As thoughtful and conscientious people, we want to live our lives well. Today I’d like to introduce a very simple technique that you can use every day. It doesn’t take any time. You can do it while driving to work, taking a shower, or washing dishes. Practicing this technique will guide you from within.
The Practice of Self-Inquiry
Self-inquiry is a mental practice of turning our attention within and asking, “Who am I?”
Before we can answer this question, however, we need to discard some wrong ideas. Any meaningful answer to the question “who am I?” can never change. It must be the same at all times and for all circumstances. And ultimately the answer must be the same for everyone.
For example, today I might answer the question with a name—Mary Jones. Next year, after my wedding, I might call myself Mary Smith. Therefore, I am not my name. The same goes for my job. I might be a computer programmer today, but perhaps I’ll get tired of that work, change careers, and become a personnel manager. But I will still be the same person. I am not my occupation.
Our personalities and preferences change over time. I once enjoyed country music, but now I like classical. I used to love chocolate, but now it gives me headaches. And of course, the body changes constantly—I used to have blonde hair, but now it’s mostly gray. My face is wrinkled where once it was smooth. Obviously I am not my personality or my body.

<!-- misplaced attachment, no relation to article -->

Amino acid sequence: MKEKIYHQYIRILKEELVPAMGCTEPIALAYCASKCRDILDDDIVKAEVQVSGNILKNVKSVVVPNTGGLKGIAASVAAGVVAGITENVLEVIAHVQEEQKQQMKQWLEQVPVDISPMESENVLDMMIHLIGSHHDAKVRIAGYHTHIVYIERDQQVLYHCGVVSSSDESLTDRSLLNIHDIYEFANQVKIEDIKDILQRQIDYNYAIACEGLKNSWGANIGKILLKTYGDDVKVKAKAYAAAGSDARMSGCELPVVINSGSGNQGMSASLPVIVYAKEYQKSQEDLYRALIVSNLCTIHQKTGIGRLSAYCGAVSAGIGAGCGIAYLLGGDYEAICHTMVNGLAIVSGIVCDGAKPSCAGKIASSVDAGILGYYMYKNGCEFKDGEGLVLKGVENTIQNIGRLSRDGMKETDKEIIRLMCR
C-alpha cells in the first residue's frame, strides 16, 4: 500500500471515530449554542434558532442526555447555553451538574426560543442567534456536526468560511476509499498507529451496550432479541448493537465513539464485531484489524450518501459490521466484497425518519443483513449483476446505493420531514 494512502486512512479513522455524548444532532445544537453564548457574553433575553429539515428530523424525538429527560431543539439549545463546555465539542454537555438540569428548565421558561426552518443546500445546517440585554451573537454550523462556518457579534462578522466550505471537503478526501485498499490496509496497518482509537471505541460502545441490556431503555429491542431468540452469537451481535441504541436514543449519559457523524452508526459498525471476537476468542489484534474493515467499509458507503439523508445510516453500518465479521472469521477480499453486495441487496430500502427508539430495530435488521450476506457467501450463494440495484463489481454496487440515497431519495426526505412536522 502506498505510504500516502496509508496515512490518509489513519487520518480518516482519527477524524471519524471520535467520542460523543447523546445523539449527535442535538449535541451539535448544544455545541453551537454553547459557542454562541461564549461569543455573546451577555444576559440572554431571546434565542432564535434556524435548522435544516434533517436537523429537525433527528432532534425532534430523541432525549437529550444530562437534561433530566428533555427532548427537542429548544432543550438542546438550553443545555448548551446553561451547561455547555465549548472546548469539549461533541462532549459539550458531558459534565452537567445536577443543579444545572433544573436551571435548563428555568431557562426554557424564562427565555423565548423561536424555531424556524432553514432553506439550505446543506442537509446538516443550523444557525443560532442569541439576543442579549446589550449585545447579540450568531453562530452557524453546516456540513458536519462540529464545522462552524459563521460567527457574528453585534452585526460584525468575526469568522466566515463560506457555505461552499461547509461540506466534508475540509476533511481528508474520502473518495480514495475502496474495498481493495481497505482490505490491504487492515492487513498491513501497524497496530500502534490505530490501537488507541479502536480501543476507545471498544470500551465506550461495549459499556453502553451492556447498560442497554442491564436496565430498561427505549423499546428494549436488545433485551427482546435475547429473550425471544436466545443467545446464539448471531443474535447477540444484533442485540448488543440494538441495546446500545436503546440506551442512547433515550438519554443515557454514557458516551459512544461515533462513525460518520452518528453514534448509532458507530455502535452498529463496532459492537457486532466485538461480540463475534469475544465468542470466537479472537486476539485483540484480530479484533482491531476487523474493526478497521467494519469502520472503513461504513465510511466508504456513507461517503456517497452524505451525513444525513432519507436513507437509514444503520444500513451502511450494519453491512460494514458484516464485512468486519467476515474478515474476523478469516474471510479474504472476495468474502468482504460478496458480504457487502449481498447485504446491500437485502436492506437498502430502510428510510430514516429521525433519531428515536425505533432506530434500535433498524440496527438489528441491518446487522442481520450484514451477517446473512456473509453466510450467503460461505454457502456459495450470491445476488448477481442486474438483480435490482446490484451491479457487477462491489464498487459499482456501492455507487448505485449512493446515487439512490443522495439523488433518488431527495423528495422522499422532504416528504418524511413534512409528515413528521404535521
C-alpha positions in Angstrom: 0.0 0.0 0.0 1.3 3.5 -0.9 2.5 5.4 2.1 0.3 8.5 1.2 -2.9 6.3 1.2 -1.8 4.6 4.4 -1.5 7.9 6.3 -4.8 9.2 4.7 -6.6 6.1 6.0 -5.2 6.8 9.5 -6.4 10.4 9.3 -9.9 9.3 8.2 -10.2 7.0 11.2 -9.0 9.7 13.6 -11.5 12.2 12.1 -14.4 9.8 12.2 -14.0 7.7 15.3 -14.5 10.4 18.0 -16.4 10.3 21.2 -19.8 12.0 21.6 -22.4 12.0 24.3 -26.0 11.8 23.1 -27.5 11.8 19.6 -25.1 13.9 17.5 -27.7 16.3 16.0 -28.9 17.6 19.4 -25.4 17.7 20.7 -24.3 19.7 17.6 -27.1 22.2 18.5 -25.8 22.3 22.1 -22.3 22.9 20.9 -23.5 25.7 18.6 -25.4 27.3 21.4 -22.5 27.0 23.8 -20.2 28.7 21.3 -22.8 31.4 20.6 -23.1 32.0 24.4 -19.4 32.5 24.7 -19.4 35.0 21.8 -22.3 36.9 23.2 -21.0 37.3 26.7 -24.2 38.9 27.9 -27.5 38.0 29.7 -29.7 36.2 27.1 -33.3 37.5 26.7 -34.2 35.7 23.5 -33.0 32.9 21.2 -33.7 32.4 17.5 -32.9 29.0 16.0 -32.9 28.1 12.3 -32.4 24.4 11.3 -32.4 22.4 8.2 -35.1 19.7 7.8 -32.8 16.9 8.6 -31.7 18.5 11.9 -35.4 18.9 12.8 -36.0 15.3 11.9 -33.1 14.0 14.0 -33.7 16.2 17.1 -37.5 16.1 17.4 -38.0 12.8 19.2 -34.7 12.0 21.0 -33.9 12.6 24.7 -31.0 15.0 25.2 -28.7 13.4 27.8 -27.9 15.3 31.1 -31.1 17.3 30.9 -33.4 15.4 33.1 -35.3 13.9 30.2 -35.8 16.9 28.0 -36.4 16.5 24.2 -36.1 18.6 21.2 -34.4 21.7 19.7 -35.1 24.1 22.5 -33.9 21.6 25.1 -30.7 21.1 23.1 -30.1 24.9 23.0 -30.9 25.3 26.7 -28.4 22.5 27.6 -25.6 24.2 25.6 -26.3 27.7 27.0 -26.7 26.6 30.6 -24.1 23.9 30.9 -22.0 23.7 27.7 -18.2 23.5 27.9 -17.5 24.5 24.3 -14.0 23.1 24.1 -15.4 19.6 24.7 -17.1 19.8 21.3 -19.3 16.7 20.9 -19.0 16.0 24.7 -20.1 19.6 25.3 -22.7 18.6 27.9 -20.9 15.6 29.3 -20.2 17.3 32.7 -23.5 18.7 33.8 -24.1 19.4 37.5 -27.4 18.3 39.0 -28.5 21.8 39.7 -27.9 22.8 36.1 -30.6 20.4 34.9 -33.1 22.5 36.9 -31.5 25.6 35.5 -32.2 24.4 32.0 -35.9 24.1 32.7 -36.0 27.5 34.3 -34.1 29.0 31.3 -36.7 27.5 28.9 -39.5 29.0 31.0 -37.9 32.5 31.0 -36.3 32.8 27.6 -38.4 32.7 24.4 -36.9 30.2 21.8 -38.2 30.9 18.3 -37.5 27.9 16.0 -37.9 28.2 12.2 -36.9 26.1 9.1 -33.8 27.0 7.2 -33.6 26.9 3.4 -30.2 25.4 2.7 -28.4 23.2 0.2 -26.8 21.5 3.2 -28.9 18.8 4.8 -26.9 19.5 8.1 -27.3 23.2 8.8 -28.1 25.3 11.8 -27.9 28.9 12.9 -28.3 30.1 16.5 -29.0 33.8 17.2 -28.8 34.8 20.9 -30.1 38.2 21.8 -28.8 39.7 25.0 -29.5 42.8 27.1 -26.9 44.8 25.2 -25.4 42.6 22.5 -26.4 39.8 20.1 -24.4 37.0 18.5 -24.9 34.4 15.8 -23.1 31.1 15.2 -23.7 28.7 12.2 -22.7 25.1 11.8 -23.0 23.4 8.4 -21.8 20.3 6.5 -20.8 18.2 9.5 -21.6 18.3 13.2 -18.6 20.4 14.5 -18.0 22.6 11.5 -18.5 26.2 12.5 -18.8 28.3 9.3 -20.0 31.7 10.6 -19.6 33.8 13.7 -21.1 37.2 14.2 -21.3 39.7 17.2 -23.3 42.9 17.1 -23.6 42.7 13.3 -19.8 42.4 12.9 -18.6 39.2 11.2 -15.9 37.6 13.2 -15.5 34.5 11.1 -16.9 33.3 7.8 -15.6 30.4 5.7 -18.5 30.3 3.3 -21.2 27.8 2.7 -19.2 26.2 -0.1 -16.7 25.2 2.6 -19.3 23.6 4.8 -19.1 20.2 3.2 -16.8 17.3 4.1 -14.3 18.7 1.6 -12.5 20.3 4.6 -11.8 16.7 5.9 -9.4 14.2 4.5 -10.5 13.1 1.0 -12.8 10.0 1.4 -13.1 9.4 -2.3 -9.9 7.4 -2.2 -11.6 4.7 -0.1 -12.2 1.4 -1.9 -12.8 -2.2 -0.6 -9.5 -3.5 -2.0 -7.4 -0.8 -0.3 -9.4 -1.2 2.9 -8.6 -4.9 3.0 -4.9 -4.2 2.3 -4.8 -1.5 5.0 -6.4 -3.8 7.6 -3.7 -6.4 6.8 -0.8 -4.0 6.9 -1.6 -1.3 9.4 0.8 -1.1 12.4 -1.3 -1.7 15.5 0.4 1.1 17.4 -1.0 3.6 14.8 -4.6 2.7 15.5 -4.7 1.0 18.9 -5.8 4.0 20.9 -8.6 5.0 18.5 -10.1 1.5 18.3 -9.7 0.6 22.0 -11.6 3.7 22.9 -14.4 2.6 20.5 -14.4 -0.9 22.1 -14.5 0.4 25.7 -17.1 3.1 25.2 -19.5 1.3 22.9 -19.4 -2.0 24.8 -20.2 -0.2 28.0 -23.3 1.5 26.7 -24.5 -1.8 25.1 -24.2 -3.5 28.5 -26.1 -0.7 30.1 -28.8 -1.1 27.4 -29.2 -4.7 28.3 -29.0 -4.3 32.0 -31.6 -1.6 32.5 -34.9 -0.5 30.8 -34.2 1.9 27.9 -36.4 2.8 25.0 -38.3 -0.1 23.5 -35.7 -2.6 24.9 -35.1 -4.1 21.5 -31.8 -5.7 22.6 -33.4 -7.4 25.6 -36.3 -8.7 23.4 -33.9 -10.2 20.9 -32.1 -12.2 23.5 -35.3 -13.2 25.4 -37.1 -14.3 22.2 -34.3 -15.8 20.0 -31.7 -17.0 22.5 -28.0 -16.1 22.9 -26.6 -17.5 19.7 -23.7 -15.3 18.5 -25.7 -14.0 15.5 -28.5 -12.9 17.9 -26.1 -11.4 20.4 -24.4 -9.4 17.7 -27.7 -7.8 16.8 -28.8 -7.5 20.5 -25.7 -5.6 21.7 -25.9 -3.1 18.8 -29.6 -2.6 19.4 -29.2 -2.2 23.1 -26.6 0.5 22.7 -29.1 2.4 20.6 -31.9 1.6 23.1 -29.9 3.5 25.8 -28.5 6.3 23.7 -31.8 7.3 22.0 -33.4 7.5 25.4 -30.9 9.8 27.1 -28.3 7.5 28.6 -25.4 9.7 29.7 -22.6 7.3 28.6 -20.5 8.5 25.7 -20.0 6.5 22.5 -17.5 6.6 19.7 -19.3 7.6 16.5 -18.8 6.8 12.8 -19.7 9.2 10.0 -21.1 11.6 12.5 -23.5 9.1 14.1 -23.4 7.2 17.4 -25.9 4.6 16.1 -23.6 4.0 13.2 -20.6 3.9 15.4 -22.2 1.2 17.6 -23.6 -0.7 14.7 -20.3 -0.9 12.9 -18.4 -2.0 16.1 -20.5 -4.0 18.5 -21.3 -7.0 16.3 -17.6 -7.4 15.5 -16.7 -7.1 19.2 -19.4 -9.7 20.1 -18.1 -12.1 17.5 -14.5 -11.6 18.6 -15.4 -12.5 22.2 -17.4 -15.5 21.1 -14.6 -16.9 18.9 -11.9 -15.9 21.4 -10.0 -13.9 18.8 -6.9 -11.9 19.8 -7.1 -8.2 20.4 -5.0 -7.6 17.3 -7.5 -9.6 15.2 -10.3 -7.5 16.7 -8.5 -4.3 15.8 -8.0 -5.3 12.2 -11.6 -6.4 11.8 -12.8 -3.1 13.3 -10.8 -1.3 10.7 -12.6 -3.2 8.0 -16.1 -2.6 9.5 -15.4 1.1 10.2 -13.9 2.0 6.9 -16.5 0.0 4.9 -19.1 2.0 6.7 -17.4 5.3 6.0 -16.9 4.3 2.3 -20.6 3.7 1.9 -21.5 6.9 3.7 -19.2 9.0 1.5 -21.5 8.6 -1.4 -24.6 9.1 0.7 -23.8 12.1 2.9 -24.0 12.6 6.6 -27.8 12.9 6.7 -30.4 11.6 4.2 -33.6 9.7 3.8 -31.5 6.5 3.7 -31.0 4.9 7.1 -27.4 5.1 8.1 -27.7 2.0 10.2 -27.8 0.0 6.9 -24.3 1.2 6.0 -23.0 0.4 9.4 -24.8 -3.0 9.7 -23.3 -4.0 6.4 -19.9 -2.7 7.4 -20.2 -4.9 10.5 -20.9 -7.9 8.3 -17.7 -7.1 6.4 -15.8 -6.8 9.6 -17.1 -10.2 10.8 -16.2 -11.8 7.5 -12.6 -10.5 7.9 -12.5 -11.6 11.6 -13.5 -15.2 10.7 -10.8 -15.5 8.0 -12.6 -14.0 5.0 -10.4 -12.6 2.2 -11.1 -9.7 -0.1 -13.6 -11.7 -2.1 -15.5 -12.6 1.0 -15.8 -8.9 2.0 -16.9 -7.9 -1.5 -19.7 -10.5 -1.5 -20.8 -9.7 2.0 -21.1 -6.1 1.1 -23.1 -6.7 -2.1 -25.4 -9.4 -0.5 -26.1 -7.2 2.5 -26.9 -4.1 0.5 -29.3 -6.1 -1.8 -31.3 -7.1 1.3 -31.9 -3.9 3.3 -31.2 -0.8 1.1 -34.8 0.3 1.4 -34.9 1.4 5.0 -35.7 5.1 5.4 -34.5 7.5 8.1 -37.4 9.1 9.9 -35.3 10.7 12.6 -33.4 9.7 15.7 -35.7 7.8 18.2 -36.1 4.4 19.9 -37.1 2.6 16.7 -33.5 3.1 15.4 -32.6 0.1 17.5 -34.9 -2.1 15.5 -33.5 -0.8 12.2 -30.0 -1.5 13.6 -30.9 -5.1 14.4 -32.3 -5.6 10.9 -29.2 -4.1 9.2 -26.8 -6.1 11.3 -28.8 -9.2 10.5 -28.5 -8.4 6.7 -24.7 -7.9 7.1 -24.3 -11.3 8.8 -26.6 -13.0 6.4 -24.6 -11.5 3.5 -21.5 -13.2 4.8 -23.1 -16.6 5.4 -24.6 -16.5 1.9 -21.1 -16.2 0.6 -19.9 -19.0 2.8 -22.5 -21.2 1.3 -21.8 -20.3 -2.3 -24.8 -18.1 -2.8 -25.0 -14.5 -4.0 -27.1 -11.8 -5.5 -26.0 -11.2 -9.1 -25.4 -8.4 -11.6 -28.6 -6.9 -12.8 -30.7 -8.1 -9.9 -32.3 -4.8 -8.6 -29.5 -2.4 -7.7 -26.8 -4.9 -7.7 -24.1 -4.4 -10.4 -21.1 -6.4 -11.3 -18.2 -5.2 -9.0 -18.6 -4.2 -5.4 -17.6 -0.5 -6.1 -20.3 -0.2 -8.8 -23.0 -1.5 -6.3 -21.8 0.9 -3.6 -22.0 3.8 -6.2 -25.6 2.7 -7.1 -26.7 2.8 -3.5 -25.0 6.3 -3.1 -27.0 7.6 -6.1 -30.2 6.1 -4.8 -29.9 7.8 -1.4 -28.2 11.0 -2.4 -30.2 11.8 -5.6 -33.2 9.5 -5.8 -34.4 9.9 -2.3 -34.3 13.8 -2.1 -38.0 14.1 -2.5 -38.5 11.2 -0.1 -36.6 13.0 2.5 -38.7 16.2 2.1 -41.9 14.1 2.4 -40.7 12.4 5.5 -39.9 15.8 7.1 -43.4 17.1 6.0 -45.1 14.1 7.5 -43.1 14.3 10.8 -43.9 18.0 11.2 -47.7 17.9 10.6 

If I truly want to find out who I am, I need to practice self-inquiry and discard the answers that don’t fit.
Self-Inquiry: Practice or Path?
Yoga masters and scriptures emphasize the importance of inquiry. The Yoga Vāsishtha says that inquiry is one of the four gatekeepers to liberation. The others are self-control, contentment, and good company. It states these benefits of practicing inquiry:
“Knowledge of truth arises from inquiry; from such knowledge there follows tranquility in oneself; and then there arises the supreme peace that passes understanding and the ending of all sorrow.”
The Yoga Vāsishtha states that inquiry is one of several spiritual practices leading to happiness and, finally, enlightenment itself. One notable master, Ramana Maharshi of India, emphasized inquiry as a distinct path. He taught that inquiry is the primary practice on the spiritual path.
Who Am I? (aff link) is a compilation of questions and answers. At less than twenty pages long, it’s easy to read and rich with spiritual wisdom—one of those books worth returning to along one’s journey. I recommend it as a helpful guide to this practice. You may decide for yourself whether to include self-inquiry in your daily contemplation or to adopt Ramana Maharshi’s path of focused self-inquiry.
Putting Self-Inquiry into Practice
Spiritual knowledge must dawn from within. Saints, sages, and books might give us clues and even outright answers to our questions. However, they also tell us that true knowledge must be experienced.
When you meditate each day, start with a quiet moment of contemplation of the question “who am I?” Don’t try to answer the question. Just ask. Then continue with your meditation practice, being solely a witness to any passing thoughts.
Persistence is needed to make progress in any worthwhile endeavor. Over time, by practicing self-inquiry, you will realize the answer to the question “who am I?”
Chityānanda has been a disciple of Svāmī Gurupremānanda Sarasvatī since 1975. She teaches meditation and yoga as a spiritual path in Santa Cruz, California.